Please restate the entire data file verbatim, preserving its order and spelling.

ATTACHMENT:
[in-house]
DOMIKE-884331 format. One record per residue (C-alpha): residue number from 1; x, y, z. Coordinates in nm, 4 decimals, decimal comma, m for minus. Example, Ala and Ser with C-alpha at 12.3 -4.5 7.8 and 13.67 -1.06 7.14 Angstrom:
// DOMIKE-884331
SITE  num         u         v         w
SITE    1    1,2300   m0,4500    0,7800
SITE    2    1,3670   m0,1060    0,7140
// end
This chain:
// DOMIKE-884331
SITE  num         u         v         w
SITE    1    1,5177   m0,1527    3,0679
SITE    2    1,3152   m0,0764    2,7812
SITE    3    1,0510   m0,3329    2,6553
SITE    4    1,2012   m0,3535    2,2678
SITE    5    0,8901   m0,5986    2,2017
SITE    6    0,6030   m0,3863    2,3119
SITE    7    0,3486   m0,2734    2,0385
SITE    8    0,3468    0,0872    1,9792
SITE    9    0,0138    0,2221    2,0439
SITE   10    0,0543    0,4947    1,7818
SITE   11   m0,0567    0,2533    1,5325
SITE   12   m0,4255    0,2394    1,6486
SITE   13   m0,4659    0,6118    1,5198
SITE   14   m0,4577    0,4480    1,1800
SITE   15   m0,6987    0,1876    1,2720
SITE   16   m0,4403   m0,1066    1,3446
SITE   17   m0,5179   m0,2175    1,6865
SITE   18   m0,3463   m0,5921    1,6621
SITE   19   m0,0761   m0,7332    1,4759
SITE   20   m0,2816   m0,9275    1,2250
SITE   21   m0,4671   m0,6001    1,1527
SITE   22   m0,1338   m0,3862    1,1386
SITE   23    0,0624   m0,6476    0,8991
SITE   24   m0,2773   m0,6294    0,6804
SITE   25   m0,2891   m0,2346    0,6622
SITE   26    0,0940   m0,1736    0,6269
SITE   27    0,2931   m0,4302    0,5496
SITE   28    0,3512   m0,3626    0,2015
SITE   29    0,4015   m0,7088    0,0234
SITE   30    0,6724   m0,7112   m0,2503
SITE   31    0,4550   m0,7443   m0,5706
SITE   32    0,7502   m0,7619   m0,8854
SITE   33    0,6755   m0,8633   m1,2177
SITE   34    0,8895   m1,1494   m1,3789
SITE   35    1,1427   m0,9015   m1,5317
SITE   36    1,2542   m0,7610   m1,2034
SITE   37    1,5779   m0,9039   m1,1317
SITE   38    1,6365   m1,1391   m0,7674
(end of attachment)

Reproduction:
[in-house]
DOMIKE-884331 format. One record per residue (C-alpha): residue number from 1; x, y, z. Coordinates in nm, 4 decimals, decimal comma, m for minus. Example, Ala and Ser with C-alpha at 12.3 -4.5 7.8 and 13.67 -1.06 7.14 Angstrom:
// DOMIKE-884331
SITE  num         u         v         w
SITE    1    1,2300   m0,4500    0,7800
SITE    2    1,3670   m0,1060    0,7140
// end
This chain:
// DOMIKE-884331
SITE  num         u         v         w
SITE    1    1,5177   m0,1527    3,0679
SITE    2    1,3152   m0,0764    2,7812
SITE    3    1,0510   m0,3329    2,6553
SITE    4    1,2012   m0,3535    2,2678
SITE    5    0,8901   m0,5986    2,2017
SITE    6    0,6030   m0,3863    2,3119
SITE    7    0,3486   m0,2734    2,0385
SITE    8    0,3468    0,0872    1,9792
SITE    9    0,0138    0,2221    2,0439
SITE   10    0,0543    0,4947    1,7818
SITE   11   m0,0567    0,2533    1,5325
SITE   12   m0,4255    0,2394    1,6486
SITE   13   m0,4659    0,6118    1,5198
SITE   14   m0,4577    0,4480    1,1800
SITE   15   m0,6987    0,1876    1,2720
SITE   16   m0,4403   m0,1066    1,3446
SITE   17   m0,5179   m0,2175    1,6865
SITE   18   m0,3463   m0,5921    1,6621
SITE   19   m0,0761   m0,7332    1,4759
SITE   20   m0,2816   m0,9275    1,2250
SITE   21   m0,4671   m0,6001    1,1527
SITE   22   m0,1338   m0,3862    1,1386
SITE   23    0,0624   m0,6476    0,8991
SITE   24   m0,2773   m0,6294    0,6804
SITE   25   m0,2891   m0,2346    0,6622
SITE   26    0,0940   m0,1736    0,6269
SITE   27    0,2931   m0,4302    0,5496
SITE   28    0,3512   m0,3626    0,2015
SITE   29    0,4015   m0,7088    0,0234
SITE   30    0,6724   m0,7112   m0,2503
SITE   31    0,4550   m0,7443   m0,5706
SITE   32    0,7502   m0,7619   m0,8854
SITE   33    0,6755   m0,8633   m1,2177
SITE   34    0,8895   m1,1494   m1,3789
SITE   35    1,1427   m0,9015   m1,5317
SITE   36    1,2542   m0,7610   m1,2034
SITE   37    1,5779   m0,9039   m1,1317
SITE   38    1,6365   m1,1391   m0,7674